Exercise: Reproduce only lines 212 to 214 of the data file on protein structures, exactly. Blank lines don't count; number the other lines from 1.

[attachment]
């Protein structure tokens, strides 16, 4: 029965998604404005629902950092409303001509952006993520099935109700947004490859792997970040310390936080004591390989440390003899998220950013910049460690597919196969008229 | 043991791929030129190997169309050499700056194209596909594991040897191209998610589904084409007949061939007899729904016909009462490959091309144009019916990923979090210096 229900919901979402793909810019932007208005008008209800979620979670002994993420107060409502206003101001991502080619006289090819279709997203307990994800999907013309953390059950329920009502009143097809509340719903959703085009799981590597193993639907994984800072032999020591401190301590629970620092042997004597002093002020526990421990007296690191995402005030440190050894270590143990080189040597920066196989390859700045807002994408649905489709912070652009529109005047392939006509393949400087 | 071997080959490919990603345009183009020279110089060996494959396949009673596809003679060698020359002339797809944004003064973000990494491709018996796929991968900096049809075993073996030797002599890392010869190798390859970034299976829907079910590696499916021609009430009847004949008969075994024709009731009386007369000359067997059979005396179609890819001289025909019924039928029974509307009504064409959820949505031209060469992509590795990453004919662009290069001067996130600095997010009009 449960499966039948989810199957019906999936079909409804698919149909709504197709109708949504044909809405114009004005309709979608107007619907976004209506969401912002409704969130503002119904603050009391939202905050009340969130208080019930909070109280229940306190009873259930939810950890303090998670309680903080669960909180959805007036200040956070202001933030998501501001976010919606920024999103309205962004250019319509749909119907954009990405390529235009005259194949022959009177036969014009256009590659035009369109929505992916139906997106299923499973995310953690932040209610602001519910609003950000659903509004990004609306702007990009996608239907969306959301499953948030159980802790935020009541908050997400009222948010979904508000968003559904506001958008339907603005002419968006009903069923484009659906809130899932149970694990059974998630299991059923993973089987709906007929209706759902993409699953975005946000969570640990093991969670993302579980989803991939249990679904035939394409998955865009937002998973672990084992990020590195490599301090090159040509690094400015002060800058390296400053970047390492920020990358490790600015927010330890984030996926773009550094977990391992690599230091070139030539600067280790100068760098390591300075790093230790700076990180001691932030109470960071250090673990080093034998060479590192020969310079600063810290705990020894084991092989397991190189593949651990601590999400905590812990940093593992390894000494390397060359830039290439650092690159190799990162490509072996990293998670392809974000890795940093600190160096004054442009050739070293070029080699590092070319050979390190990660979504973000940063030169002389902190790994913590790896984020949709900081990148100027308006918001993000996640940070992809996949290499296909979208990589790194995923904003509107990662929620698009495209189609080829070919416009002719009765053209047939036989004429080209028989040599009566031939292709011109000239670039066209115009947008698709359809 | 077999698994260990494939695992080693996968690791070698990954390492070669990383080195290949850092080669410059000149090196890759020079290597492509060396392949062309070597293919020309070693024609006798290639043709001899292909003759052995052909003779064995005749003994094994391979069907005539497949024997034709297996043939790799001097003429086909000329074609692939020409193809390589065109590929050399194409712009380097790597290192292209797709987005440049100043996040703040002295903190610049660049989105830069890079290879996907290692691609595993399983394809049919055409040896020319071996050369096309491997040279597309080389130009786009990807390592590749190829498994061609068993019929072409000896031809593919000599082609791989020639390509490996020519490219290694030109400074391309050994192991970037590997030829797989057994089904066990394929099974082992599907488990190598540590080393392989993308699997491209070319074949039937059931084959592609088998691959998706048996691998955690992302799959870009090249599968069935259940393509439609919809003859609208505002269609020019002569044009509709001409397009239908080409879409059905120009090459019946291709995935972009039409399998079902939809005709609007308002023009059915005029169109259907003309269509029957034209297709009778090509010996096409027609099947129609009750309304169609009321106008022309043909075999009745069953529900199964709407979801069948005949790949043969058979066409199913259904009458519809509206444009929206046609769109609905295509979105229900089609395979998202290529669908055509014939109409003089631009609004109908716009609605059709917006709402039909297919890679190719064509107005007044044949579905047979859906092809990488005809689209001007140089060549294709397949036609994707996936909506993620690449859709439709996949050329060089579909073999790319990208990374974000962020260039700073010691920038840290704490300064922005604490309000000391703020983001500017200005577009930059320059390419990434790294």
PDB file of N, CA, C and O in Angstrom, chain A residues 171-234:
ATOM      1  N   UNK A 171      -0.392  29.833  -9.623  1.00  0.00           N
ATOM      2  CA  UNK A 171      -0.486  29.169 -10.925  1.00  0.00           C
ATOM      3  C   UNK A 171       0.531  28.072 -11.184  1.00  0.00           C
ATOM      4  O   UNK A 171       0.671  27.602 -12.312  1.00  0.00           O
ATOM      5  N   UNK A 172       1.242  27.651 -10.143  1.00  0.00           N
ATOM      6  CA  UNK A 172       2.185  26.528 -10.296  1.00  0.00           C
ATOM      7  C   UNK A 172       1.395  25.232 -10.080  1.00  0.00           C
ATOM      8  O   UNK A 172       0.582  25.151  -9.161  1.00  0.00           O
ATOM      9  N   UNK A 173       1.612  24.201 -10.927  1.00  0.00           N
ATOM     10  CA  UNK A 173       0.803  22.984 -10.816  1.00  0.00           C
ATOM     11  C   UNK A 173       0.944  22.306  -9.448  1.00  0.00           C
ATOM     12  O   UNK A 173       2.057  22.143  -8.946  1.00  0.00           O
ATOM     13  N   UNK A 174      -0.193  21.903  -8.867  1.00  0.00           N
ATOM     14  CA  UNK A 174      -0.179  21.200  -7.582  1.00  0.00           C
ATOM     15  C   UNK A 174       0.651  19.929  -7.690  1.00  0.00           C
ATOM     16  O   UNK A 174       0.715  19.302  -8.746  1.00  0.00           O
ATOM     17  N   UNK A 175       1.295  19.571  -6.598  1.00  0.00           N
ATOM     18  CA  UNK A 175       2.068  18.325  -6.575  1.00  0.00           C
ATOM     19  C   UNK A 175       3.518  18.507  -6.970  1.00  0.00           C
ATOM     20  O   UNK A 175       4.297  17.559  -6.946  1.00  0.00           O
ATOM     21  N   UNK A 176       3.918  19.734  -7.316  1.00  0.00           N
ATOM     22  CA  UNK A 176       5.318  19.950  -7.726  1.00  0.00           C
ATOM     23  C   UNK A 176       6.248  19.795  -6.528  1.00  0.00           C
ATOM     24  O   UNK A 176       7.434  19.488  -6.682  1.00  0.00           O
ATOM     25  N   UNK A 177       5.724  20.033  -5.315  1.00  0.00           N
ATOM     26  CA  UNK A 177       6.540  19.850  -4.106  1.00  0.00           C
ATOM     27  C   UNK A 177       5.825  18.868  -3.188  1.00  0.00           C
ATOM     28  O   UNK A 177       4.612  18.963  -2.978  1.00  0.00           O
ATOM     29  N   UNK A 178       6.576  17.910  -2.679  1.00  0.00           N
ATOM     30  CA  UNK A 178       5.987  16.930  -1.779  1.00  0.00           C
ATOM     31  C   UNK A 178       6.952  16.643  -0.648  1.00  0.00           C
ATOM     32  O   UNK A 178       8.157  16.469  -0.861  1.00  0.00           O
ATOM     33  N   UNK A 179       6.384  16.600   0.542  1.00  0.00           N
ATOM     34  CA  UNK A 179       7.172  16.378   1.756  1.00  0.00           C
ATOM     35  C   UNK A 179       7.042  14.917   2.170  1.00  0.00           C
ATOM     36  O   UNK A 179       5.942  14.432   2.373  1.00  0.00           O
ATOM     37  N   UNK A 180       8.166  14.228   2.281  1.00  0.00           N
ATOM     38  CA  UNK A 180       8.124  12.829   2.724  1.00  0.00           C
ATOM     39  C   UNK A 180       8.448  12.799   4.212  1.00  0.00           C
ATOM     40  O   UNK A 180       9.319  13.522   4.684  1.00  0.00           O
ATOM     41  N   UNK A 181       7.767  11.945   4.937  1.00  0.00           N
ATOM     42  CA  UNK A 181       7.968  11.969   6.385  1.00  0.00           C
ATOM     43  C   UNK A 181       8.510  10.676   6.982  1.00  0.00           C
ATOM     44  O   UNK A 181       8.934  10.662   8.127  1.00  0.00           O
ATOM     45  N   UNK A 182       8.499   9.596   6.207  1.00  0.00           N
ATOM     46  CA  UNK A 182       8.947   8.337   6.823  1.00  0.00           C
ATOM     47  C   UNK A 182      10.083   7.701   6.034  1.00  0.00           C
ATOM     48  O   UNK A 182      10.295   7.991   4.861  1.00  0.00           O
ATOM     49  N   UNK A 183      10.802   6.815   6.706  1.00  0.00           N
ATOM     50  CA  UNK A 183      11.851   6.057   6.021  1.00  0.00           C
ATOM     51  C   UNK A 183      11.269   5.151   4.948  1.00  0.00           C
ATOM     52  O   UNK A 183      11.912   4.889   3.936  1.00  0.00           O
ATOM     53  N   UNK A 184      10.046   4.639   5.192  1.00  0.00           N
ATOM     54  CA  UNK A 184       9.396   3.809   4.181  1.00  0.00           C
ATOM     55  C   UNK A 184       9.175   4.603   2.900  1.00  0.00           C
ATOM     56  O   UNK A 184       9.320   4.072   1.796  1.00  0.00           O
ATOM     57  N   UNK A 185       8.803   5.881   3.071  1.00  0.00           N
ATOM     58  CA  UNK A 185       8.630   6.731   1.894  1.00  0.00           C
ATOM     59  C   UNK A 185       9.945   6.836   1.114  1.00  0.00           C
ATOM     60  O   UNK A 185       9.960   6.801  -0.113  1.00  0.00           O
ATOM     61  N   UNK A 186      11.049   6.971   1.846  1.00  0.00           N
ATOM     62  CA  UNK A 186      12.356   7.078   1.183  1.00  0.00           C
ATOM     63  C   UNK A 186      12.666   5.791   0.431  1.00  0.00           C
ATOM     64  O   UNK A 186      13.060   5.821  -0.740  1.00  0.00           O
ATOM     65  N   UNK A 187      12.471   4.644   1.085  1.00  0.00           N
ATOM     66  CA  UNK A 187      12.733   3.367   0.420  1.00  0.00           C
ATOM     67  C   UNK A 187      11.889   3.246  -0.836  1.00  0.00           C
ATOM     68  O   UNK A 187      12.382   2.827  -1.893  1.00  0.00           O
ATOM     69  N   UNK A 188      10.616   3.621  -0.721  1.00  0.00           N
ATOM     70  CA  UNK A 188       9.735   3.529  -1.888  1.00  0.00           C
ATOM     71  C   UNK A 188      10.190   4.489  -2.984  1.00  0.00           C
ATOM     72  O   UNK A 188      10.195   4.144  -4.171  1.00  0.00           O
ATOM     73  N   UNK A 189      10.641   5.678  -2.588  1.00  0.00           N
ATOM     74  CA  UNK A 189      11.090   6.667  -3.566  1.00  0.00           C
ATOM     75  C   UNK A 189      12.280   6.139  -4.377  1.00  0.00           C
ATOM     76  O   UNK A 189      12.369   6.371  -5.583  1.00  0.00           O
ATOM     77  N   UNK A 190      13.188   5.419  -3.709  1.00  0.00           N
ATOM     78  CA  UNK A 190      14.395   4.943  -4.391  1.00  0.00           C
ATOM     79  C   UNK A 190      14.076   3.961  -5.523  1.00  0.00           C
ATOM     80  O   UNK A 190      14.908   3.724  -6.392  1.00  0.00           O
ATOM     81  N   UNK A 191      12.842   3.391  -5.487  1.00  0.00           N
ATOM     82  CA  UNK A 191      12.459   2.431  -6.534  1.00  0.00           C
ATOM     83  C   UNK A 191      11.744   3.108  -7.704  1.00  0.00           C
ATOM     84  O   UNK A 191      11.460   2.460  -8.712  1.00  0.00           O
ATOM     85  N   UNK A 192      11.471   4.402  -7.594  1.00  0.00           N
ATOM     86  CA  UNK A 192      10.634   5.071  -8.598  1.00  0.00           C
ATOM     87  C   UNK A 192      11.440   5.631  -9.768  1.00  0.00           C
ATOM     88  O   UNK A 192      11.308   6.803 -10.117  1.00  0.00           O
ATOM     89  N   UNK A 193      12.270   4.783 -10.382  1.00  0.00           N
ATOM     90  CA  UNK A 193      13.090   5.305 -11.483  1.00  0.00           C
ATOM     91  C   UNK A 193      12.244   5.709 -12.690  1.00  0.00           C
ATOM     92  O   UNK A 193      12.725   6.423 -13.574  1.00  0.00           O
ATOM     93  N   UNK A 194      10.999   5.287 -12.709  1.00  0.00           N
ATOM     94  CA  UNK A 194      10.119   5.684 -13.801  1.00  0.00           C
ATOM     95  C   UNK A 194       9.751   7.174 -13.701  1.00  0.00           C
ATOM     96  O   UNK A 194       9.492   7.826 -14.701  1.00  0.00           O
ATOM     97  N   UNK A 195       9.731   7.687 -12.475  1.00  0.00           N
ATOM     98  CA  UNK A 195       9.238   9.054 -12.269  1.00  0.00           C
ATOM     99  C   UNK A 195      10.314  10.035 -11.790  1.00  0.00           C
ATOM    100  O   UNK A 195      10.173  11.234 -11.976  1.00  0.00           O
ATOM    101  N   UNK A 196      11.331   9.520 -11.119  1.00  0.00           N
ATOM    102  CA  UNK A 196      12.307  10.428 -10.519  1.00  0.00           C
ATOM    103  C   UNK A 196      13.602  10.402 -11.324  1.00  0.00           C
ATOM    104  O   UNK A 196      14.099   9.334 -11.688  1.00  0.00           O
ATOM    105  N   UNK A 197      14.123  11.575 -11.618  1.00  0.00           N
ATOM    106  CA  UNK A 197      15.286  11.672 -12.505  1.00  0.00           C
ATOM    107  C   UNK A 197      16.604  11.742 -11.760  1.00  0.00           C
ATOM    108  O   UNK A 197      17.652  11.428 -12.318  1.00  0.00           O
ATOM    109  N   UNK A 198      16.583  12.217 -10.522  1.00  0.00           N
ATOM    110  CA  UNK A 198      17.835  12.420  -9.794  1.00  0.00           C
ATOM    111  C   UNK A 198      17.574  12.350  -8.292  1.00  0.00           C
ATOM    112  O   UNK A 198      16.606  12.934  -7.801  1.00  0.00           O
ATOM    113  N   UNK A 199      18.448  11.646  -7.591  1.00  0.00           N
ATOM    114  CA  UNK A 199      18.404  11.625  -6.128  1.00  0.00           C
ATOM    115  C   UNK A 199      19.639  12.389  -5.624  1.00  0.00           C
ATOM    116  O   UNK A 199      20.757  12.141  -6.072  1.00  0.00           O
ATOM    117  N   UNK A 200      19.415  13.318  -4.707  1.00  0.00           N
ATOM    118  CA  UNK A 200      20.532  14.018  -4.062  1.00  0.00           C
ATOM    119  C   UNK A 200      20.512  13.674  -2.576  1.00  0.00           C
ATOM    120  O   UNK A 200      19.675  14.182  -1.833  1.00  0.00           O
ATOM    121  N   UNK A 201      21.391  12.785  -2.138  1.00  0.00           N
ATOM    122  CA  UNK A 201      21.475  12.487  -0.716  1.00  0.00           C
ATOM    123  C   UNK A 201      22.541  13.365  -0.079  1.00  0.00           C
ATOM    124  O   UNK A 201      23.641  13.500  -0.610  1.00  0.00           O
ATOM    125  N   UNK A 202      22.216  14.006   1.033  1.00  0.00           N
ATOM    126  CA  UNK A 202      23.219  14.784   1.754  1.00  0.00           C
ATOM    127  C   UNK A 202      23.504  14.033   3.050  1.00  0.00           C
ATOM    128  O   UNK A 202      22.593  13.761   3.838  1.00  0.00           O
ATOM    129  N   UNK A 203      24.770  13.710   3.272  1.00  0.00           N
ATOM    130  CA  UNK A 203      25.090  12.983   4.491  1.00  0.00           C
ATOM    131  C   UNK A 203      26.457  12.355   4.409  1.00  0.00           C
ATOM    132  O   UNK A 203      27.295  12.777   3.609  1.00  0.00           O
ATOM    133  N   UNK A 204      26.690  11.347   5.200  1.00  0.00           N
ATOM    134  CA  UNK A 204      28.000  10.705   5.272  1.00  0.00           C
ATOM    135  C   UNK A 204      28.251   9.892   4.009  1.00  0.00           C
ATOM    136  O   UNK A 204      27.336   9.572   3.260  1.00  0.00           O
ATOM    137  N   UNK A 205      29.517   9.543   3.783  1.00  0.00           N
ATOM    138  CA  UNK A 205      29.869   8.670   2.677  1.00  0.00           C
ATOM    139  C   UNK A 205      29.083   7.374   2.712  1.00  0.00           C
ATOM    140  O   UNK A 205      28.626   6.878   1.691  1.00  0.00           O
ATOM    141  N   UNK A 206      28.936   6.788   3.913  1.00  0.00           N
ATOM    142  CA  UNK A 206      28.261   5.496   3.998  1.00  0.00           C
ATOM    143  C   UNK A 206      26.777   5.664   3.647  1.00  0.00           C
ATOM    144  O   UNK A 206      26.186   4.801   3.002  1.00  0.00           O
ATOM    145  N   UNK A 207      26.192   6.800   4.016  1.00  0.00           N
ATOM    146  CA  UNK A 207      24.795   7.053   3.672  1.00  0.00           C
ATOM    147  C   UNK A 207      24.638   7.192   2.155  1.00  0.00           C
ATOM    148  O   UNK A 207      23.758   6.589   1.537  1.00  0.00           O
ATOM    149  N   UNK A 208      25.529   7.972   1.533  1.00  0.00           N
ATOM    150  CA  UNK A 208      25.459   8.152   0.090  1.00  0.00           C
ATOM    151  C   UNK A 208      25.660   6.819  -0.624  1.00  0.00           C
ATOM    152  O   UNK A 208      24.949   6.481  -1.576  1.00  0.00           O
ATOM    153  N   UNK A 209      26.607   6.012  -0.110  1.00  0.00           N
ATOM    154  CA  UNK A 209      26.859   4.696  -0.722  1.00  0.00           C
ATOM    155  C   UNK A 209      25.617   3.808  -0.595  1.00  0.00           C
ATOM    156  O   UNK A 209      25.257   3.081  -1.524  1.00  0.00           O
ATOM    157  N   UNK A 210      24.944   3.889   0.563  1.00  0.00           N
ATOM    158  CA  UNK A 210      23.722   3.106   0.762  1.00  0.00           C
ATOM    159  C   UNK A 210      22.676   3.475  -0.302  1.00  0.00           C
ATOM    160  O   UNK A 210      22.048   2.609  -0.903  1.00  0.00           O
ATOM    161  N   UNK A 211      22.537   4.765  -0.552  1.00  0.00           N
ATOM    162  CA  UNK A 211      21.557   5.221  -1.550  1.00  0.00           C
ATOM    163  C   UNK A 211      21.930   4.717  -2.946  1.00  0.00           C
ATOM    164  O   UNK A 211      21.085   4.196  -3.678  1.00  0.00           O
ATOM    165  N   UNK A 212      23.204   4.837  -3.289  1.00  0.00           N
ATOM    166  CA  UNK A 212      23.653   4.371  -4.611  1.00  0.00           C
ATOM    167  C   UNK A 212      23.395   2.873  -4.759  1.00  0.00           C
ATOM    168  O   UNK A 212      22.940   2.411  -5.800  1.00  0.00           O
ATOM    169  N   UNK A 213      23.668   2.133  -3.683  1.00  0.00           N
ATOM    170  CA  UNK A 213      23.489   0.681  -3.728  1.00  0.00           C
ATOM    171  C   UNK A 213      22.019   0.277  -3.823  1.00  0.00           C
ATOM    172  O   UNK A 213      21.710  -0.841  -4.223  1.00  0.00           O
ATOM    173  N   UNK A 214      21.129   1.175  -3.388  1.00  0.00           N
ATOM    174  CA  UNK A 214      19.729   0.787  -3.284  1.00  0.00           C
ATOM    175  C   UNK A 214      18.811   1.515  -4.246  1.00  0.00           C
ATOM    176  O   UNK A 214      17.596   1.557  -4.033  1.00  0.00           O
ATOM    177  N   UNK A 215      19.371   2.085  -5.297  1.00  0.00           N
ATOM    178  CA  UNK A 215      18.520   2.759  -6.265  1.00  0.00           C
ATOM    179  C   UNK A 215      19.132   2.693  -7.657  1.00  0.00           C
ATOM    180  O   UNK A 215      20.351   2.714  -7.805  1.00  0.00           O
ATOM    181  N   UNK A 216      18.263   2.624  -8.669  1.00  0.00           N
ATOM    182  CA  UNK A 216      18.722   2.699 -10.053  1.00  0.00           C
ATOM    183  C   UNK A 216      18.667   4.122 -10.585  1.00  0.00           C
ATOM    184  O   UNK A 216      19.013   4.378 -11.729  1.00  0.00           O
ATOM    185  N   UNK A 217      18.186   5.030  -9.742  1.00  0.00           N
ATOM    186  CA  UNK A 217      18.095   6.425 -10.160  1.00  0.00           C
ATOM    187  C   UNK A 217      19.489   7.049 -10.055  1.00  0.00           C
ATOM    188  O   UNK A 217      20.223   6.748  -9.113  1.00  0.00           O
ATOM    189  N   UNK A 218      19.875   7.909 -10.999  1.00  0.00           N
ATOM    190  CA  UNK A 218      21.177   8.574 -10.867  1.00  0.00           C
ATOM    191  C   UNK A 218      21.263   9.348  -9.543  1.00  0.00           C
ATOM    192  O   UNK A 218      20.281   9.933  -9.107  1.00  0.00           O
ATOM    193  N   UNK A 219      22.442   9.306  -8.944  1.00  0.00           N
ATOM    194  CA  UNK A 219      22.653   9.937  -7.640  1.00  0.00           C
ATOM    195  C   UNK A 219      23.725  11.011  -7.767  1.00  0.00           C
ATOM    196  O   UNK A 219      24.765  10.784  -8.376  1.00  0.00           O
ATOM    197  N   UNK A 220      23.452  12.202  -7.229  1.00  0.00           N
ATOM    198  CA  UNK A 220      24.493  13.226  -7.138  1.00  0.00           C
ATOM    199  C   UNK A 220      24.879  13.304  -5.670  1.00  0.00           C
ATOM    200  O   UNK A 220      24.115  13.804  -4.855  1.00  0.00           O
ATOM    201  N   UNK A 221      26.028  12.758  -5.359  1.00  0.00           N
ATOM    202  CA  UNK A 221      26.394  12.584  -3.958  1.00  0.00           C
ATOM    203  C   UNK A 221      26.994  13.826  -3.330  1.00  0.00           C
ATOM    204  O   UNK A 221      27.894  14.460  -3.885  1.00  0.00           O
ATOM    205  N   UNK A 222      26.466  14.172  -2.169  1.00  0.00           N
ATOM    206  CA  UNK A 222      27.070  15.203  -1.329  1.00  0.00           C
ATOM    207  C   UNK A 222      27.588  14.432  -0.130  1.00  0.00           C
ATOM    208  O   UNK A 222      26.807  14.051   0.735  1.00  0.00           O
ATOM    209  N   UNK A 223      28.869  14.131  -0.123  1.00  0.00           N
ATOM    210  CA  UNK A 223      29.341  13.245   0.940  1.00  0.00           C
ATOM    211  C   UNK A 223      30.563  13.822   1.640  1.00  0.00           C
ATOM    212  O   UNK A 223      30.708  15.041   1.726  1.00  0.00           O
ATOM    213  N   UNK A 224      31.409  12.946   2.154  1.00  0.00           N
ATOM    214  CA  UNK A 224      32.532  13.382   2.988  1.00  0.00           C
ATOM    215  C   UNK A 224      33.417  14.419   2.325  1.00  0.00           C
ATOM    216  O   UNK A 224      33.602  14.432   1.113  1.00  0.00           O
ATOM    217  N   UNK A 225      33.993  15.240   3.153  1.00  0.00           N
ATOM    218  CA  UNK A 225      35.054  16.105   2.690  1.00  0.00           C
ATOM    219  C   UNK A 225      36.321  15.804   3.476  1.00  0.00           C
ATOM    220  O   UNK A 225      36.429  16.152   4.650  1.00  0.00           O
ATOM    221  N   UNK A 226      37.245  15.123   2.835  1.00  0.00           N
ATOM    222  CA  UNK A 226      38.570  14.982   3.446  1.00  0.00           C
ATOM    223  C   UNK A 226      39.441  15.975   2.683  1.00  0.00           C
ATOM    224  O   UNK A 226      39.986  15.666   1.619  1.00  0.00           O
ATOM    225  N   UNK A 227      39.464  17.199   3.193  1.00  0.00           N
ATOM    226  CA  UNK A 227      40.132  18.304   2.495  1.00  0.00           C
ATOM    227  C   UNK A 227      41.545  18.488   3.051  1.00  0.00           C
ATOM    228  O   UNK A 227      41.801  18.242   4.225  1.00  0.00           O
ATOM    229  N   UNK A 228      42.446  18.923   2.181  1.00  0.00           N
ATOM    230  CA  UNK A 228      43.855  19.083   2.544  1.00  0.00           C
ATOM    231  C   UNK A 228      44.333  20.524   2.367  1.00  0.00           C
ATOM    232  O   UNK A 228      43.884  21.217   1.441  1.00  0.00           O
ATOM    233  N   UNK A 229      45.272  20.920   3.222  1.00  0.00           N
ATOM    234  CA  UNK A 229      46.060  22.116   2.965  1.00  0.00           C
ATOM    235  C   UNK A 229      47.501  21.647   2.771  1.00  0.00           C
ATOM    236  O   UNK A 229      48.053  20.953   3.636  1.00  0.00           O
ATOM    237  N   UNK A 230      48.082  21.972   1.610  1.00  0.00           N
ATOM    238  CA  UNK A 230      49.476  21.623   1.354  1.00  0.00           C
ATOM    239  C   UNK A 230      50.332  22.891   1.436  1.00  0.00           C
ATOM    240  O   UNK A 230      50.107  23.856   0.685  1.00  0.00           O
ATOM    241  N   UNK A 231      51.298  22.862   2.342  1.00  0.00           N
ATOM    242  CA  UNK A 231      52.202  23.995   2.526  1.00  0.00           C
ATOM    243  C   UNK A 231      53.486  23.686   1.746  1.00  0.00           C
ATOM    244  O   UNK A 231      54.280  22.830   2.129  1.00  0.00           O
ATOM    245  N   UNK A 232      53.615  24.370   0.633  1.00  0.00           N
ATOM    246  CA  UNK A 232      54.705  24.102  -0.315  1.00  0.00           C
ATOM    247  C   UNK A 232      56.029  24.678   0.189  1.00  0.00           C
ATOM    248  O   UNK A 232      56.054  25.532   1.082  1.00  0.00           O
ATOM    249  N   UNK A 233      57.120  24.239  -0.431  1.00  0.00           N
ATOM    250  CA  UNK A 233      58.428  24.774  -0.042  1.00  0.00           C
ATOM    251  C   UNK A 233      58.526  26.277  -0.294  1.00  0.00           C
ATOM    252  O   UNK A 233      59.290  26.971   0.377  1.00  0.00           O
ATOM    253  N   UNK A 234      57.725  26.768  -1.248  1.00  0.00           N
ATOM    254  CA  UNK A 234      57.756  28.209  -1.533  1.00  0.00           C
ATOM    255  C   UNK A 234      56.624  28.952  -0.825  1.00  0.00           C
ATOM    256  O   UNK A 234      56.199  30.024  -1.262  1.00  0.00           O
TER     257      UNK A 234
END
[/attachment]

ATOM    210  CA  UNK A 223      29.341  13.245   0.940  1.00  0.00           C
ATOM    211  C   UNK A 223      30.563  13.822   1.640  1.00  0.00           C
ATOM    212  O   UNK A 223      30.708  15.041   1.726  1.00  0.00           O